(F)    A home-based food production operation is not a retail food establishment and is not subject to regulation by the department pursuant to Regulation 61.25.

(G)    The provisions of this section do not apply to an operation with net earnings of less than five fifteen hundred dollars annually but that would otherwise meet the definition of a home-based food operation provided in subsection (A)(1).

(H)    [Deleted]. In addition to penalties provided by regulation, violations of this section shall, for a first offense, be punishable by a warning. Repeated non-minor violations may be punishable by a fine not exceeding one hundred dollars per violation.

(I)    The provisions of this section apply in the absence of a local ordinance to the contrary."

SECTION    2.    This act takes effect upon approval by the Governor.        /

Renumber sections to conform.

Amend title to conform.

DAVID WESLEY CLIMER for Committee.

            

A BILL

TO AMEND SECTION 44-1-143 OF THE 1976 CODE, RELATING TO REQUIREMENTS FOR HOME-BASED FOOD PRODUCTION OPERATIONS, TO EXPAND THE TYPES OF NONPOTENTIALLY HAZARDOUS FOODS THAT MAY BE SOLD TO INCLUDE ALL NONPOTENTIALLY HAZARDOUS FOODS, TO ALLOW FOR DIRECT SALES TO RETAIL STORES, TO ALLOW FOR ONLINE AND MAIL ORDER DIRECT-TO-CONSUMER SALES, TO ALLOW HOME-BASED FOOD PRODUCTION OPERATORS TO PROVIDE ON THEIR LABELS AN IDENTIFICATION NUMBER PROVIDED BY THE DEPARTMENT OF HEALTH AND ENVIRONMENTAL CONTROL, AT THE OPERATOR'S REQUEST, IN LIEU OF THEIR ADDRESSES, AND TO PROVIDE PENALTIES FOR VIOLATIONS.

Be it enacted by the General Assembly of the State of South Carolina:

SECTION    1.    Section 44-1-143 of the 1976 Code is amended to read:

"Section 44-1-143.    (A)    For the purposes of this section:

(1)    'Home-based food production operation' means an individual, operating out of the individual's dwelling, who prepares, processes, packages, stores, and distributes nonpotentially hazardous foods for sale directly to a person, including online and by mail order, or to retail stores, including grocery stores.

(2)    'Nonpotentially hazardous foods' are foods candy and baked goods that are not potentially hazardous foods.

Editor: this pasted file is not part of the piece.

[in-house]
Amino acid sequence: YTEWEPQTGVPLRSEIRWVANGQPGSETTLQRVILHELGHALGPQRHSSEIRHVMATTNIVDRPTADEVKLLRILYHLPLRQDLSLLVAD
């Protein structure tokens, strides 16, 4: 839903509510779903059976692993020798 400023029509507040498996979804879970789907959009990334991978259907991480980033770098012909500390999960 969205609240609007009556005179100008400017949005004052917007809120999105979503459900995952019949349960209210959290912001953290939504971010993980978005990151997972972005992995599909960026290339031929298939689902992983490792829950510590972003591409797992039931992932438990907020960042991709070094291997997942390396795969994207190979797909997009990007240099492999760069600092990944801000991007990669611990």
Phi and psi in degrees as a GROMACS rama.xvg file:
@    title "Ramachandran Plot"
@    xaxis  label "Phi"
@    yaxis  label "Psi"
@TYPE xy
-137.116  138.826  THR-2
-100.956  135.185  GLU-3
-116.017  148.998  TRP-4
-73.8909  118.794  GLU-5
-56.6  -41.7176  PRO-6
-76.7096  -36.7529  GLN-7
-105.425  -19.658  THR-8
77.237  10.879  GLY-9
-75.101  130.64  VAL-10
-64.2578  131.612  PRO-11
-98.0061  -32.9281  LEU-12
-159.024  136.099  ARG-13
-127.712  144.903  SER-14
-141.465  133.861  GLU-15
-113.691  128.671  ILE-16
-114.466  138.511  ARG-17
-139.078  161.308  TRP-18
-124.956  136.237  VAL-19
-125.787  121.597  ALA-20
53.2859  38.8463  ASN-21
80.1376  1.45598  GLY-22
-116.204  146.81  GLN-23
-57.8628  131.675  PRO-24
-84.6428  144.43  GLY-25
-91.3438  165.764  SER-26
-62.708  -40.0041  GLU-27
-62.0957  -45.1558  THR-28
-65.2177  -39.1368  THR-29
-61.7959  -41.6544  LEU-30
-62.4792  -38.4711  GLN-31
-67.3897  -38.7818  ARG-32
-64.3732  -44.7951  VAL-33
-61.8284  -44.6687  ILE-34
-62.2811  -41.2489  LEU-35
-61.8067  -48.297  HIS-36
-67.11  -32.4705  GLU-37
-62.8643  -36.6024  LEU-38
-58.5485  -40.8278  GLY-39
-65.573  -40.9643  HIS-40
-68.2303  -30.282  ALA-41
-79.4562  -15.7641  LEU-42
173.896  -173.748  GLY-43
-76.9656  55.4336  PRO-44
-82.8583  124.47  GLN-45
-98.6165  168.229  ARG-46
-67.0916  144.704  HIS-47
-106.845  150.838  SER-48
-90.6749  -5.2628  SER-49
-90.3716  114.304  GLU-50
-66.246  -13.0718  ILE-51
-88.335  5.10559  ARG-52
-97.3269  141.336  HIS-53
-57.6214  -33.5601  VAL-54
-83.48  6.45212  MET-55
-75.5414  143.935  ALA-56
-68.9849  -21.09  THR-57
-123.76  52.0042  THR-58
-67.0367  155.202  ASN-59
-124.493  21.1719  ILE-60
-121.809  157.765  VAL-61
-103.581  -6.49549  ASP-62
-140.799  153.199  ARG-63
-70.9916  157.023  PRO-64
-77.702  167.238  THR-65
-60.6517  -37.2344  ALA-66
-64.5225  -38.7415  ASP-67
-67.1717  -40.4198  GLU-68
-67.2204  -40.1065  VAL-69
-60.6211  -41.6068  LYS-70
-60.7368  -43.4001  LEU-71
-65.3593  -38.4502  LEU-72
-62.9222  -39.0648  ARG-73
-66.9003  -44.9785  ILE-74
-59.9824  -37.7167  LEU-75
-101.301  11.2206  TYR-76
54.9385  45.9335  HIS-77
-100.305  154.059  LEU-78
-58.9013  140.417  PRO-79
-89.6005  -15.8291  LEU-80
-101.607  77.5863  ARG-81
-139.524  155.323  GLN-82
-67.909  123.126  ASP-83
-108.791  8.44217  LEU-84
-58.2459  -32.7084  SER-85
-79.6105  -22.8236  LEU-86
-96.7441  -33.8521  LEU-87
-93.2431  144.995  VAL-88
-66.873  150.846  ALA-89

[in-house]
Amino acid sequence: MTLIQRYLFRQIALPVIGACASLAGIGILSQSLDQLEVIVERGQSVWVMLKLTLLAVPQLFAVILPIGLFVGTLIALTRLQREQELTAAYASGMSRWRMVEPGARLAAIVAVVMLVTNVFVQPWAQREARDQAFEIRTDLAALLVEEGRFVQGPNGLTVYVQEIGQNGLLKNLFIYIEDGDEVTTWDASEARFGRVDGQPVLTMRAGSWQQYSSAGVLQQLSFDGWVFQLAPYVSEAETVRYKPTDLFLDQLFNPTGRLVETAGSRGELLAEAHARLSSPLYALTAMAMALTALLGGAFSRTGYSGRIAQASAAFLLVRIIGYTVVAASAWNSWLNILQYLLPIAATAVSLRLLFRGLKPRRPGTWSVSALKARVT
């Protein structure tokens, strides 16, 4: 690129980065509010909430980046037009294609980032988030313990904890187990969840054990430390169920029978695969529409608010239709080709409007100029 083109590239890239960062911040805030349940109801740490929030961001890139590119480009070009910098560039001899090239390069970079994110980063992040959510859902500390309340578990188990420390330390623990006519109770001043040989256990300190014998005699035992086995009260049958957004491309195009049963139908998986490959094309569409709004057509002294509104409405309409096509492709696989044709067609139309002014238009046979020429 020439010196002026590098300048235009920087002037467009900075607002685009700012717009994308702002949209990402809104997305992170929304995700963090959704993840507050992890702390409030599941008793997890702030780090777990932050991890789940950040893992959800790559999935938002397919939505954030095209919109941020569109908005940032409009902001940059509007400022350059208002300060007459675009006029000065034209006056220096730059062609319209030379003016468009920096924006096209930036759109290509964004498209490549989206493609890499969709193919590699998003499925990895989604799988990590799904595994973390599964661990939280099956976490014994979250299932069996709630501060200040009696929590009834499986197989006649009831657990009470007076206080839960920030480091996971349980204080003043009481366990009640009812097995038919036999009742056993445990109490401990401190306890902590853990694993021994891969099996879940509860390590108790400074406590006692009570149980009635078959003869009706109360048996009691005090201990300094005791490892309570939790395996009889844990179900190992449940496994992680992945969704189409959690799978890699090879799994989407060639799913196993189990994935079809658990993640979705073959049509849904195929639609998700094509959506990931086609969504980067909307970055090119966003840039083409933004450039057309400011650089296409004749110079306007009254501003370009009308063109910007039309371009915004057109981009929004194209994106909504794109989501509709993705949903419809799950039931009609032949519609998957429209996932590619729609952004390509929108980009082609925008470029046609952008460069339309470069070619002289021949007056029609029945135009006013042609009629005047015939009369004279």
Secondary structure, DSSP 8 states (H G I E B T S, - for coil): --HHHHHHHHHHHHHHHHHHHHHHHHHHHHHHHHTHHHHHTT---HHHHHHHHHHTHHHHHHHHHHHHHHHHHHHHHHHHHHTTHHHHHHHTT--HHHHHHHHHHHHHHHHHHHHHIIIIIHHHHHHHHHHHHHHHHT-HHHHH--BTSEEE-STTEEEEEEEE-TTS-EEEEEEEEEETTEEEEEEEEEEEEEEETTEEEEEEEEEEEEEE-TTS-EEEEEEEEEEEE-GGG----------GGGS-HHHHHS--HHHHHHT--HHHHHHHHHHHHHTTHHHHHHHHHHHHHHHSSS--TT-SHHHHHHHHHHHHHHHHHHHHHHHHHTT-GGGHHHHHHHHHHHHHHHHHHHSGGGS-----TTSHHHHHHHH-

(3)    'Person' means an individual consumer.

(4)    'Potentially hazardous foods' includes:

(a)    an animal food that is raw or heat-treated; a plant food that is heat-treated or consists of raw seed sprouts; cut melons; cut leafy greens; cut tomatoes or mixtures of cut tomatoes not modified to prevent microorganism growth or toxin formation; garlic-in-oil mixtures not modified to prevent microorganism growth or toxin formation;

(b)    certain foods that are designated as Product Assessment Required (PA) because of the interaction of the pH and Aw values in these foods. Below is a table indicating the interaction of pH and Aw for control of spores in food heat-treated to destroy vegetative cells and subsequently packaged:

    Aw values    pH values

            4.6 or less    >4.6-5.6    >5.6

    (1)    <0.92    non-PHF    non-PHF    non-PHF

    (2)    >0.92-0.95    non-PHF    non-PHF    PHF

    (3)    >0.95    non-PHF    PHF    PHF

Foods in item (2) with a pH value greater than 5.6 and foods in item (3) with a pH value greater than 4.6 are considered potentially hazardous unless a product assessment is conducted pursuant to the 2009 Federal Drug Administration Food Code.

(B)    The operator of the home-based food production operation must take all reasonable steps to protect food items intended for sale from contamination while preparing, processing, packaging, storing, and distributing the items, including, but not limited to:

(1)    maintaining direct supervision of any person, other than the operator, engaged in the processing, preparing, packaging, or handling of food intended for sale;

(2)    prohibiting all animals, including pets, from entering the area in the dwelling in which the home-based food production operation is located while food items are being prepared, processed, or packaged and prohibiting these animals from having access to or coming in contact with stored food items and food items being assembled for distribution;